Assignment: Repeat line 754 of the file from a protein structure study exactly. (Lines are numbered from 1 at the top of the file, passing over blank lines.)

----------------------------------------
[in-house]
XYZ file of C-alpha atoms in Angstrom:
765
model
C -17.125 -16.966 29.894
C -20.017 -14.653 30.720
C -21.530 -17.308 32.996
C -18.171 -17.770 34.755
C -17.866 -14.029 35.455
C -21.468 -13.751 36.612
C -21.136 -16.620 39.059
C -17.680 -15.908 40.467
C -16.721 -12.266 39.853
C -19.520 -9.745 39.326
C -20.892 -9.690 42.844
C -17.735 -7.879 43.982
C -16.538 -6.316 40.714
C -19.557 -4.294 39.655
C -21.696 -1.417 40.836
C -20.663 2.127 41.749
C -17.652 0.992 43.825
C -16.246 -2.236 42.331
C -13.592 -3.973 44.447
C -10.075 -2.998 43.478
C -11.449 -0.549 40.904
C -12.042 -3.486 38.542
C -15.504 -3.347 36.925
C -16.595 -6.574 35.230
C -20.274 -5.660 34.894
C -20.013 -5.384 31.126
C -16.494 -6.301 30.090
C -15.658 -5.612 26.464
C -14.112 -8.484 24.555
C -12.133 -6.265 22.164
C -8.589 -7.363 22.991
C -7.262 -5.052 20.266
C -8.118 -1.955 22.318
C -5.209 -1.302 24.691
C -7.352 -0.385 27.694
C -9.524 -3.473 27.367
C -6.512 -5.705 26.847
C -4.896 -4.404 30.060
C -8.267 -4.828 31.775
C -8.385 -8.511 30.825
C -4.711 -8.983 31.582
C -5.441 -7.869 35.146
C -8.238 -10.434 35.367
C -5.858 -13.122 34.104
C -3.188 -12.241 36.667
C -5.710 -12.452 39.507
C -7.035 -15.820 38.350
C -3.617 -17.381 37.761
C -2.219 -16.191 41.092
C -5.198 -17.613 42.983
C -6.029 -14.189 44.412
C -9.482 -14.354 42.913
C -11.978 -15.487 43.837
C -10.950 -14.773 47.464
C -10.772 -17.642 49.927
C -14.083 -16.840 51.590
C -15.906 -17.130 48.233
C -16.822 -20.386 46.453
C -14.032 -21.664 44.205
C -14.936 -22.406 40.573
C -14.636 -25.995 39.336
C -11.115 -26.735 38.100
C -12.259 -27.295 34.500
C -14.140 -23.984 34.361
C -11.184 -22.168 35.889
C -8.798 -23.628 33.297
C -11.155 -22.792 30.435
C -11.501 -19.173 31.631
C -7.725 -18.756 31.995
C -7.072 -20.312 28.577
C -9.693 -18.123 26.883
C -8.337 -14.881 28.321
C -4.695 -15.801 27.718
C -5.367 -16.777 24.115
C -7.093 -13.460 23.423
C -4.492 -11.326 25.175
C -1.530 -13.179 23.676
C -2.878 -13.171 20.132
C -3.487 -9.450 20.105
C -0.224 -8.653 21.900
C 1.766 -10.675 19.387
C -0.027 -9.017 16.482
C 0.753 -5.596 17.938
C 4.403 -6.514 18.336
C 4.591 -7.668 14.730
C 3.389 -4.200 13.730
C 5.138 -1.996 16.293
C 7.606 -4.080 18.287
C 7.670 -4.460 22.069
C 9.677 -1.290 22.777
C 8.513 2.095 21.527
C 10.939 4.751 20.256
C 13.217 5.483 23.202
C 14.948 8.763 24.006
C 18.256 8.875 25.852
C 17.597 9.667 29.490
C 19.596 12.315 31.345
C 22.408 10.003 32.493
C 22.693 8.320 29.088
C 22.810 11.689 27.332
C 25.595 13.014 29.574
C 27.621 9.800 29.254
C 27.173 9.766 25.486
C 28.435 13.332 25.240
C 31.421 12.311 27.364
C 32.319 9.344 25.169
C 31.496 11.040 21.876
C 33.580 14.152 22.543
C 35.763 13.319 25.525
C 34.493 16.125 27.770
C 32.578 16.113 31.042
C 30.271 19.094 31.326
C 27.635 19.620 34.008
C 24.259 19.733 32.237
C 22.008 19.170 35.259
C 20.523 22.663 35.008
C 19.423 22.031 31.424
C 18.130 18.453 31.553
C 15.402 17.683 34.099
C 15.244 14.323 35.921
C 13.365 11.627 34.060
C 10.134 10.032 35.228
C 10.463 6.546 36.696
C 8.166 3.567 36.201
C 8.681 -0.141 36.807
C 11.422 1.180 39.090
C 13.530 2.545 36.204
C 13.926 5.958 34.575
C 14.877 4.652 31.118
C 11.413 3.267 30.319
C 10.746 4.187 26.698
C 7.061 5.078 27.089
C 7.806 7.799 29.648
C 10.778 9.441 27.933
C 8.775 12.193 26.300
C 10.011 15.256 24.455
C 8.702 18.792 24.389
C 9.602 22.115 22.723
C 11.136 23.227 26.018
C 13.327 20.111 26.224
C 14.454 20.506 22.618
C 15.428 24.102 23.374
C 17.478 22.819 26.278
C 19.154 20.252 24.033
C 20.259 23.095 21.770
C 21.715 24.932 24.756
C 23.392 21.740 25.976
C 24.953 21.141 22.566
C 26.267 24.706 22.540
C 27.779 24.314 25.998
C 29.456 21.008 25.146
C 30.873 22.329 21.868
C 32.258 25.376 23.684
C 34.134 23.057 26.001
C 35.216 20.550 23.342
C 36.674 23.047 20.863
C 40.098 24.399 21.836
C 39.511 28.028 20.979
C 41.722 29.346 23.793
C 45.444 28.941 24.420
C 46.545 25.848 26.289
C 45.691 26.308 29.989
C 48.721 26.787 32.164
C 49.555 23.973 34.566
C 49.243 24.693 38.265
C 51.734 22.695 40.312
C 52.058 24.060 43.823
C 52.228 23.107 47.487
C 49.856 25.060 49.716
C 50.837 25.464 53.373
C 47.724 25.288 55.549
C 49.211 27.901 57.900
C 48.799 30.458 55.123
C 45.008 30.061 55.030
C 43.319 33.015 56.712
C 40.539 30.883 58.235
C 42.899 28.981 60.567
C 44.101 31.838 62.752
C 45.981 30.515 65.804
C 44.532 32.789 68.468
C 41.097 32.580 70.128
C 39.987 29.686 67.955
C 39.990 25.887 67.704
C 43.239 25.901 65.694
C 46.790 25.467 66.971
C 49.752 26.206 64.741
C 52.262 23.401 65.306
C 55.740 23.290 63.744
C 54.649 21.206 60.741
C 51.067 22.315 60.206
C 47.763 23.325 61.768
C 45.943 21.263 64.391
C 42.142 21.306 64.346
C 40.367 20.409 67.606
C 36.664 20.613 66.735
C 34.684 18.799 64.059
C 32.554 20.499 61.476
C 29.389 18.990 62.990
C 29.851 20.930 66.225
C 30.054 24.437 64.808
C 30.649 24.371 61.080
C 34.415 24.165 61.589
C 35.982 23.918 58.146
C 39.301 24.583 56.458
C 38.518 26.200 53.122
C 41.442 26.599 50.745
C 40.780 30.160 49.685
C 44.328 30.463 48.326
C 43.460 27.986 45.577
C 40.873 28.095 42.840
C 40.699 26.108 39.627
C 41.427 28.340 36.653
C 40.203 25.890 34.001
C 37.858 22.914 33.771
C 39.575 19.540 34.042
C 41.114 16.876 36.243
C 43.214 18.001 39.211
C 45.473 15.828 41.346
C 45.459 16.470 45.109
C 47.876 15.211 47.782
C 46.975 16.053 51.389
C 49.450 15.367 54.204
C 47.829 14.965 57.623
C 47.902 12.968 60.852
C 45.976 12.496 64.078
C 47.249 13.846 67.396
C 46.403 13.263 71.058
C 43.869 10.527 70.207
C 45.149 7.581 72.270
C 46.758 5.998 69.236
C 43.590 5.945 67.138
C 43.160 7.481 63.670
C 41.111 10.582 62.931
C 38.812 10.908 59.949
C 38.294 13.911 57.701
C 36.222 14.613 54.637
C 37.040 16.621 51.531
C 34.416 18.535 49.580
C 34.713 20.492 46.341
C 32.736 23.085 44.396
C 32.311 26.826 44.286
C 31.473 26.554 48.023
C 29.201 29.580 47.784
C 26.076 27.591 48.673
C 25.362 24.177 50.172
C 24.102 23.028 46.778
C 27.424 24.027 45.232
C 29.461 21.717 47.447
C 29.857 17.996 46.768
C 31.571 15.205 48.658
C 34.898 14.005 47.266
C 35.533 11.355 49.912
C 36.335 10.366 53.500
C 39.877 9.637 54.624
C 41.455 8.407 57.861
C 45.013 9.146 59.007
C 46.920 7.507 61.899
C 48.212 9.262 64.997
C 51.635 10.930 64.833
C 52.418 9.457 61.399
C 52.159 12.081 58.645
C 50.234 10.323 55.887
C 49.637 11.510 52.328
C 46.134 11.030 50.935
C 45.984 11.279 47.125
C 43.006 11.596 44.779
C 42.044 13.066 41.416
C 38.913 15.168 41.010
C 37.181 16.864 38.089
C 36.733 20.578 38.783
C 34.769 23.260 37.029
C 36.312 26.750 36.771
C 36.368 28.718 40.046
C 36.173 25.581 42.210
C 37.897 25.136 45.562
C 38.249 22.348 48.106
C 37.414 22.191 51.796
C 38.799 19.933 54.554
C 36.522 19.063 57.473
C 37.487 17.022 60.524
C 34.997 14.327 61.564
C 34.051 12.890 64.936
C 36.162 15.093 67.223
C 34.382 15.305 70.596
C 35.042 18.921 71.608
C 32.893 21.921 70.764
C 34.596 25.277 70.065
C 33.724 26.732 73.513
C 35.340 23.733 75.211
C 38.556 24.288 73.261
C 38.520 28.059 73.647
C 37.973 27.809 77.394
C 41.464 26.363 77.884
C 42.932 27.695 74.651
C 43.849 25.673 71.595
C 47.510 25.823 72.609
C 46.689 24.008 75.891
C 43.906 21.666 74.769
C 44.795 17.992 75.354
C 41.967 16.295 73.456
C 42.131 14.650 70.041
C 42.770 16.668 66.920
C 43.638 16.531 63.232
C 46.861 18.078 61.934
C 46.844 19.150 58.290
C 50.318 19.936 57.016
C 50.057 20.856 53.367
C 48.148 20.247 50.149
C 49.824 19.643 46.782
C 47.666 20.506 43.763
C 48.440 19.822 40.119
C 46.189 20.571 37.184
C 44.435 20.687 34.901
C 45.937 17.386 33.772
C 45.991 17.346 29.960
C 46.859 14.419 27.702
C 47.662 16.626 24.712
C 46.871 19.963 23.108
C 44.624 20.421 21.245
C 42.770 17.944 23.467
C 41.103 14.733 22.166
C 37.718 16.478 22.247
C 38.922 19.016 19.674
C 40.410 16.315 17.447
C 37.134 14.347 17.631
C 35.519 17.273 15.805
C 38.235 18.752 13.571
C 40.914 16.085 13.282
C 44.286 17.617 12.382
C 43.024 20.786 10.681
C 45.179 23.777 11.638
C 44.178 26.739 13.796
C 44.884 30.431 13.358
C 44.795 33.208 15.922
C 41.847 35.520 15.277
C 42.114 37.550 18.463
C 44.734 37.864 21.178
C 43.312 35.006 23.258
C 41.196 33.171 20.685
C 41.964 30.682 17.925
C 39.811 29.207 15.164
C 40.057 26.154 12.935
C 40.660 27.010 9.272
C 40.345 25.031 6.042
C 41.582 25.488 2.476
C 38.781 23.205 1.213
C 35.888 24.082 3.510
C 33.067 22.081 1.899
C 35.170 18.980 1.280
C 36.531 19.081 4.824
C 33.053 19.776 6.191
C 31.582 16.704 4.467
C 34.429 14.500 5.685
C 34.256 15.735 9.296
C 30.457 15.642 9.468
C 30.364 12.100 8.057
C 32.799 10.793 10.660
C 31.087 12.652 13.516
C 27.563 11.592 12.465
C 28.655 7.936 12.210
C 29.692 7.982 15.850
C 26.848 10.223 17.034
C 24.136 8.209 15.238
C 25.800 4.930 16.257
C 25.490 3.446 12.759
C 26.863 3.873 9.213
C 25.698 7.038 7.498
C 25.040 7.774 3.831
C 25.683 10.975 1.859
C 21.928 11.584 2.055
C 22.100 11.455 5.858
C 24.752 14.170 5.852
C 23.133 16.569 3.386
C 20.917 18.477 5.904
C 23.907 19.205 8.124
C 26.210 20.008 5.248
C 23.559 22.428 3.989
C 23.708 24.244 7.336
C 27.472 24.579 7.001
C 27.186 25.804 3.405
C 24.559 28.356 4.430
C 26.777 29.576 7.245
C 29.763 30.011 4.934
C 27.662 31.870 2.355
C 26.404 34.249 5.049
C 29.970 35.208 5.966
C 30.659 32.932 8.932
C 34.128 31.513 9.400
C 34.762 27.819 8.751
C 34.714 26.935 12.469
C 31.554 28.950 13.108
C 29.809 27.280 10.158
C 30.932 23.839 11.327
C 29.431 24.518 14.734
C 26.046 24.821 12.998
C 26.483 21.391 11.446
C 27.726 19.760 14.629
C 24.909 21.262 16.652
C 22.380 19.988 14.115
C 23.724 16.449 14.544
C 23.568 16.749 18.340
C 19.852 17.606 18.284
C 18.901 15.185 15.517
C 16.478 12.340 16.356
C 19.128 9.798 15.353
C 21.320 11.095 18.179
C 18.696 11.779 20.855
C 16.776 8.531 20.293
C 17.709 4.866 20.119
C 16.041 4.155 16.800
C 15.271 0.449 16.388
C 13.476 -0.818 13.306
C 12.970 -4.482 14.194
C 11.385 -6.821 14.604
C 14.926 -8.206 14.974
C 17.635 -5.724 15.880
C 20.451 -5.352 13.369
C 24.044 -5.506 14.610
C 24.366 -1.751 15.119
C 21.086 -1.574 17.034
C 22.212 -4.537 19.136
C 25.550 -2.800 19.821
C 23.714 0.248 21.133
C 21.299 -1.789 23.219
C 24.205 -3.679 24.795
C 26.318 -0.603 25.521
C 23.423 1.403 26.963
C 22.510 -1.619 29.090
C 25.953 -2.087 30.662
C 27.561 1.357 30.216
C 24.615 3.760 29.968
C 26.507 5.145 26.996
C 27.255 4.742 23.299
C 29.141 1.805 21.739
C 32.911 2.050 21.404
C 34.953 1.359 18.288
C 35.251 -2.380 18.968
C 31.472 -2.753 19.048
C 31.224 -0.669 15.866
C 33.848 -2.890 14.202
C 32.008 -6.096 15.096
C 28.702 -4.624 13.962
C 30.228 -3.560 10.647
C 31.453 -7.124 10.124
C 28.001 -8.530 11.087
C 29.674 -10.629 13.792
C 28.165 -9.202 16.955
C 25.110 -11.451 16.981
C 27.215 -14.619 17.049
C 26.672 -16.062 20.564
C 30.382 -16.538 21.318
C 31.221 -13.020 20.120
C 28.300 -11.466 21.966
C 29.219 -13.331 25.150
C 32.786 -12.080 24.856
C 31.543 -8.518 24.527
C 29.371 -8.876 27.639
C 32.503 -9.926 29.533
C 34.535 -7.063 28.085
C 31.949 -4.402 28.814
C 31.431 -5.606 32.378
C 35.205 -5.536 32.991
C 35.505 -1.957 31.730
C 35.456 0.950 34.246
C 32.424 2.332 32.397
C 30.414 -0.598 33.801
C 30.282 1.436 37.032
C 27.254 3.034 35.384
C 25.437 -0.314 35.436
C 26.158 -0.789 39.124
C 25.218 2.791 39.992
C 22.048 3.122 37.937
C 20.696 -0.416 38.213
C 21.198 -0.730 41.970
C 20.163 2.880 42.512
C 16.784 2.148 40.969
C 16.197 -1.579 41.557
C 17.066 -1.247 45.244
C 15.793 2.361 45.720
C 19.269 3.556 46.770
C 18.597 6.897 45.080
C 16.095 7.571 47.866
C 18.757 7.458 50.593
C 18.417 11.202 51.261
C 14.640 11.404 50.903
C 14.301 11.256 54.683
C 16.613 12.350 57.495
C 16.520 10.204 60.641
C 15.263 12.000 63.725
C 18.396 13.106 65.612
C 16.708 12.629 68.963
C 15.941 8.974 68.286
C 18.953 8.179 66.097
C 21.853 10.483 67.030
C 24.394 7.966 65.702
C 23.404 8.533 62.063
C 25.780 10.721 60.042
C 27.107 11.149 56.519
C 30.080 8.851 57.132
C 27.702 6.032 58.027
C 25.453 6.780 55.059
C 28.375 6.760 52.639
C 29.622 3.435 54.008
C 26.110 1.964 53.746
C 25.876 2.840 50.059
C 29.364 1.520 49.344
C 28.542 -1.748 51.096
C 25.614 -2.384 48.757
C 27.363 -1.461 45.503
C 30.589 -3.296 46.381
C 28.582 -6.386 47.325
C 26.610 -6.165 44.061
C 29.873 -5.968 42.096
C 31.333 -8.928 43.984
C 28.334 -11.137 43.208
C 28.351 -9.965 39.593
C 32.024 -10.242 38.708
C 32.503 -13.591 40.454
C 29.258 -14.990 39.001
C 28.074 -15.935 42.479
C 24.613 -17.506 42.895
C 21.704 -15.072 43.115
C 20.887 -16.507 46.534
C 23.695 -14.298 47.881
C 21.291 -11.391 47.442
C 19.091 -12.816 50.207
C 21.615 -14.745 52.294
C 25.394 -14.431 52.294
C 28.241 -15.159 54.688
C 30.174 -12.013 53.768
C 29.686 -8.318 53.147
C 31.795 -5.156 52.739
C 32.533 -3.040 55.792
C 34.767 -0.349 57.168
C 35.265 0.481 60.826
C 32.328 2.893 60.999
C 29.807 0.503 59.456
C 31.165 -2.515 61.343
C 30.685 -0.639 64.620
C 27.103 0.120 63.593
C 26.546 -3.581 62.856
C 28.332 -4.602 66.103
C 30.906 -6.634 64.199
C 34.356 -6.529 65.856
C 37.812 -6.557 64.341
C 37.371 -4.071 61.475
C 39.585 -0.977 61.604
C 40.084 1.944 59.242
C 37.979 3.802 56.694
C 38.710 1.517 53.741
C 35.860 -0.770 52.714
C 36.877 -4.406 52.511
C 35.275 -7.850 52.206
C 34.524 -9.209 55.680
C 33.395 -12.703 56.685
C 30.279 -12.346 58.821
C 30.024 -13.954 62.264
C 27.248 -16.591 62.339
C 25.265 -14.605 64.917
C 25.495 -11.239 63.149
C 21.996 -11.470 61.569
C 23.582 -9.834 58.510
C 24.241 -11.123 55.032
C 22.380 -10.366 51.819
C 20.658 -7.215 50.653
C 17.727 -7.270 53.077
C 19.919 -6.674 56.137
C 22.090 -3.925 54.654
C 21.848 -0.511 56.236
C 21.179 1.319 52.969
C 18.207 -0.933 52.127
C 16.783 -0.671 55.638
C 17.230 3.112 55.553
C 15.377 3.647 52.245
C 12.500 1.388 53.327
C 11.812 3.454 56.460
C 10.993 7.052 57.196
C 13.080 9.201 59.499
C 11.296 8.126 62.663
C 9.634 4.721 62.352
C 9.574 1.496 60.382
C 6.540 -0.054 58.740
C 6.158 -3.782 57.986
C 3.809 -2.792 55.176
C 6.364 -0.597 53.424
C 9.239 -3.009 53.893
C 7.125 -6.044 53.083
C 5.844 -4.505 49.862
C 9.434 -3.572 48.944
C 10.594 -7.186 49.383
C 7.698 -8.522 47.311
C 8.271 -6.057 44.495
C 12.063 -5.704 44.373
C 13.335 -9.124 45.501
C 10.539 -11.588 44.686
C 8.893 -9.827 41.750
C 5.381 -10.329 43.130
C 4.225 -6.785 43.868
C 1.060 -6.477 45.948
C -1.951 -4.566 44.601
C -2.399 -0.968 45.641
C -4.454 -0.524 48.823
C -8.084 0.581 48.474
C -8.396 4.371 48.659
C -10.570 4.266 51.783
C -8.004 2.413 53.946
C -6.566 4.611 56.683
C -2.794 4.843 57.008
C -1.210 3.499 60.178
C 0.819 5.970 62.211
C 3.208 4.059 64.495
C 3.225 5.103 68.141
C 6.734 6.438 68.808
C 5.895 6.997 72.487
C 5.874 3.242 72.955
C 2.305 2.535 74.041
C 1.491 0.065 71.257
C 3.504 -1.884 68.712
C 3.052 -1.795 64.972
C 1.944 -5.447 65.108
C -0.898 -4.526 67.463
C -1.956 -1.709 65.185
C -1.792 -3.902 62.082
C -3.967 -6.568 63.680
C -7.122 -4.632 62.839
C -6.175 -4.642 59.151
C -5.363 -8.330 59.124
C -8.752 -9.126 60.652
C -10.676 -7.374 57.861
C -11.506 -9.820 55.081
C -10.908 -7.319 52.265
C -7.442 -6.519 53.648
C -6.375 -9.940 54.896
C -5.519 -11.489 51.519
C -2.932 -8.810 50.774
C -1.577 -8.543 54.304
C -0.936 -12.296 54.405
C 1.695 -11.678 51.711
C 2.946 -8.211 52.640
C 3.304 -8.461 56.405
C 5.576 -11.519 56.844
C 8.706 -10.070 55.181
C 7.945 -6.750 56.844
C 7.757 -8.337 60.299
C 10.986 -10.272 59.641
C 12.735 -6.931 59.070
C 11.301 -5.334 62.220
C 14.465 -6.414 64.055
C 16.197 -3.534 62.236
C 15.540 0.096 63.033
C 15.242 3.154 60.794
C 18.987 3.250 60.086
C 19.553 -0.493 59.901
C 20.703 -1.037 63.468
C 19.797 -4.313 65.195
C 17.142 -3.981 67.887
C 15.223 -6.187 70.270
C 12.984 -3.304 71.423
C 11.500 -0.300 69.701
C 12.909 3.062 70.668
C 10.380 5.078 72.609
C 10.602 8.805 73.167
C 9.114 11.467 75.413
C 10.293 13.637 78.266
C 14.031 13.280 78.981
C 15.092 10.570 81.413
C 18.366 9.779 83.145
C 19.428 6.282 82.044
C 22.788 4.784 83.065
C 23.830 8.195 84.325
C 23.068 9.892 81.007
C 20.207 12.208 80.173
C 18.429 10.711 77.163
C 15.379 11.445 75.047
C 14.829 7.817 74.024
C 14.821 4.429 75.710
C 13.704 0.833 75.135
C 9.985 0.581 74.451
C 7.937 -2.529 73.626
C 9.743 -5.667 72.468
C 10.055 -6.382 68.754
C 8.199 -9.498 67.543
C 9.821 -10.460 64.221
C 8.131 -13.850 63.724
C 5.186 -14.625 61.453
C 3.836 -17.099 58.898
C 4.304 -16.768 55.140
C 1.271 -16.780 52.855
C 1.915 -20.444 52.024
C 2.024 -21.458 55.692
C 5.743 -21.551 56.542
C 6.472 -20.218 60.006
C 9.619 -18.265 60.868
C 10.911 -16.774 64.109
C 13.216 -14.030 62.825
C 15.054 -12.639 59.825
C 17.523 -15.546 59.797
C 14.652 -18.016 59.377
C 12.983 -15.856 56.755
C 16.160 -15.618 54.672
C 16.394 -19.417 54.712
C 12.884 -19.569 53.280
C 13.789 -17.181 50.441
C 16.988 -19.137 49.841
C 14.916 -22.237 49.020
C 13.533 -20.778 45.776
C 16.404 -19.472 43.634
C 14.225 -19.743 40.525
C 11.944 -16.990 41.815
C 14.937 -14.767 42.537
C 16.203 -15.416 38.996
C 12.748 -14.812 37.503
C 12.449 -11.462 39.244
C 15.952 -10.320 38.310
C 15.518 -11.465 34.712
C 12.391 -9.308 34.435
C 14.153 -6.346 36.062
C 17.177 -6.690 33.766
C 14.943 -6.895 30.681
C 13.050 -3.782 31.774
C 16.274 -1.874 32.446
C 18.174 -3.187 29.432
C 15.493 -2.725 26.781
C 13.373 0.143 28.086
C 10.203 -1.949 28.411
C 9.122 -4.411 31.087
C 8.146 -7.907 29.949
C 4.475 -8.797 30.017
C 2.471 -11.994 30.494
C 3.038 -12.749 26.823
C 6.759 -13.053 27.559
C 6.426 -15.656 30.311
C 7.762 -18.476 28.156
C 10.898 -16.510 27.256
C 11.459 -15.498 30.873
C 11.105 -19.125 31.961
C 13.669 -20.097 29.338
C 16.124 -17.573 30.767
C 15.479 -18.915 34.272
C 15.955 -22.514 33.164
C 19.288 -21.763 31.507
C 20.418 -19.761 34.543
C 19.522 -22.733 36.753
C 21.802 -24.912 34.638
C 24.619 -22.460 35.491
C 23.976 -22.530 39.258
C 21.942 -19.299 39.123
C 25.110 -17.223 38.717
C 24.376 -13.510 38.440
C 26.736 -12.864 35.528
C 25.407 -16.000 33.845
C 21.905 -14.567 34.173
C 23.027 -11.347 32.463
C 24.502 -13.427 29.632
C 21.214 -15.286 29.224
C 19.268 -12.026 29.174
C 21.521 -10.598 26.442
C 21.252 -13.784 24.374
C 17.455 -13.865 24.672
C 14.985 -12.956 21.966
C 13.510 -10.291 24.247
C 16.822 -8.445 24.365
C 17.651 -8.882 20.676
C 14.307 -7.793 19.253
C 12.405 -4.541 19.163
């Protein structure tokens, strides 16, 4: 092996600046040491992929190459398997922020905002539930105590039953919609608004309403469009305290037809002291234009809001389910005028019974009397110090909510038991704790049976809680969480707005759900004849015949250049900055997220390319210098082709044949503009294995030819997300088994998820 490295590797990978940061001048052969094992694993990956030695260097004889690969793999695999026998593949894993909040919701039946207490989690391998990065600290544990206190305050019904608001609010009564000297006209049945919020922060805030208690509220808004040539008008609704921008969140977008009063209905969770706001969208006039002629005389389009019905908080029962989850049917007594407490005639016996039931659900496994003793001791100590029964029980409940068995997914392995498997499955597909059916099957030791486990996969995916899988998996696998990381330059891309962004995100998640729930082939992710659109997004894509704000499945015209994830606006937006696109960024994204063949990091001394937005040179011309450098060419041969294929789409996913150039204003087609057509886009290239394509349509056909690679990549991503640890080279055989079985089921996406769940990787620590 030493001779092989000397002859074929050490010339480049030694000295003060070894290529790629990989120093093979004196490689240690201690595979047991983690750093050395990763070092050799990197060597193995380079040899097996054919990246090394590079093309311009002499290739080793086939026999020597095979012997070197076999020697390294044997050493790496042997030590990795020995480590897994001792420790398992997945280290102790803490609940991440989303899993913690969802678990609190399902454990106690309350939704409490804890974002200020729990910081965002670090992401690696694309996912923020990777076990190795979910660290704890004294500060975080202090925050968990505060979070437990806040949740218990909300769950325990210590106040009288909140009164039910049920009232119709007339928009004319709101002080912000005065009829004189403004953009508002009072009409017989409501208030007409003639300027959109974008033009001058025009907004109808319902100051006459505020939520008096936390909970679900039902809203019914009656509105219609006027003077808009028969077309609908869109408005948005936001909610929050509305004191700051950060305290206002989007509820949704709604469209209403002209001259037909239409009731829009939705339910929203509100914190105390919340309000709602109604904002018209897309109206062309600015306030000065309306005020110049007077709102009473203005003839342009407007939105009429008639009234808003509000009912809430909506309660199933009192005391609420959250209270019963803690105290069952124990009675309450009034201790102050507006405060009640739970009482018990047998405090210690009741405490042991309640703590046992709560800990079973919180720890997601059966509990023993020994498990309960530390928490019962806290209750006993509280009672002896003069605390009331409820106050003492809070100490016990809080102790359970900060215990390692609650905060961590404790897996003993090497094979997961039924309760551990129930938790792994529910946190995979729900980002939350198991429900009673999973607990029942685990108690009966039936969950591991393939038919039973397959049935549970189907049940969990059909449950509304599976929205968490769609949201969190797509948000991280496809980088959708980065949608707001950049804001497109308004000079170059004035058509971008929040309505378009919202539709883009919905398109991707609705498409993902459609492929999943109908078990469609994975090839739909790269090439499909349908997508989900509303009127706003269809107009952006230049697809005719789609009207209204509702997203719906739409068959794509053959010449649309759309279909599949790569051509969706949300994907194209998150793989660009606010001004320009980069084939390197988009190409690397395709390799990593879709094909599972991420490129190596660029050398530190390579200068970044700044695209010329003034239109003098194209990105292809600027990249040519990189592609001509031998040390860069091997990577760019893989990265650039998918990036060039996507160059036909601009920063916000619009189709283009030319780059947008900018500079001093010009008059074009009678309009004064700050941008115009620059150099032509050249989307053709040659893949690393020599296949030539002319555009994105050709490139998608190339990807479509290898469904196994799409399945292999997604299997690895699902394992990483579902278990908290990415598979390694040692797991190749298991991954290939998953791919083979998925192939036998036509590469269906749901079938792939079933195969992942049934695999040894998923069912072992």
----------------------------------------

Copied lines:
C 26.736 -12.864 35.528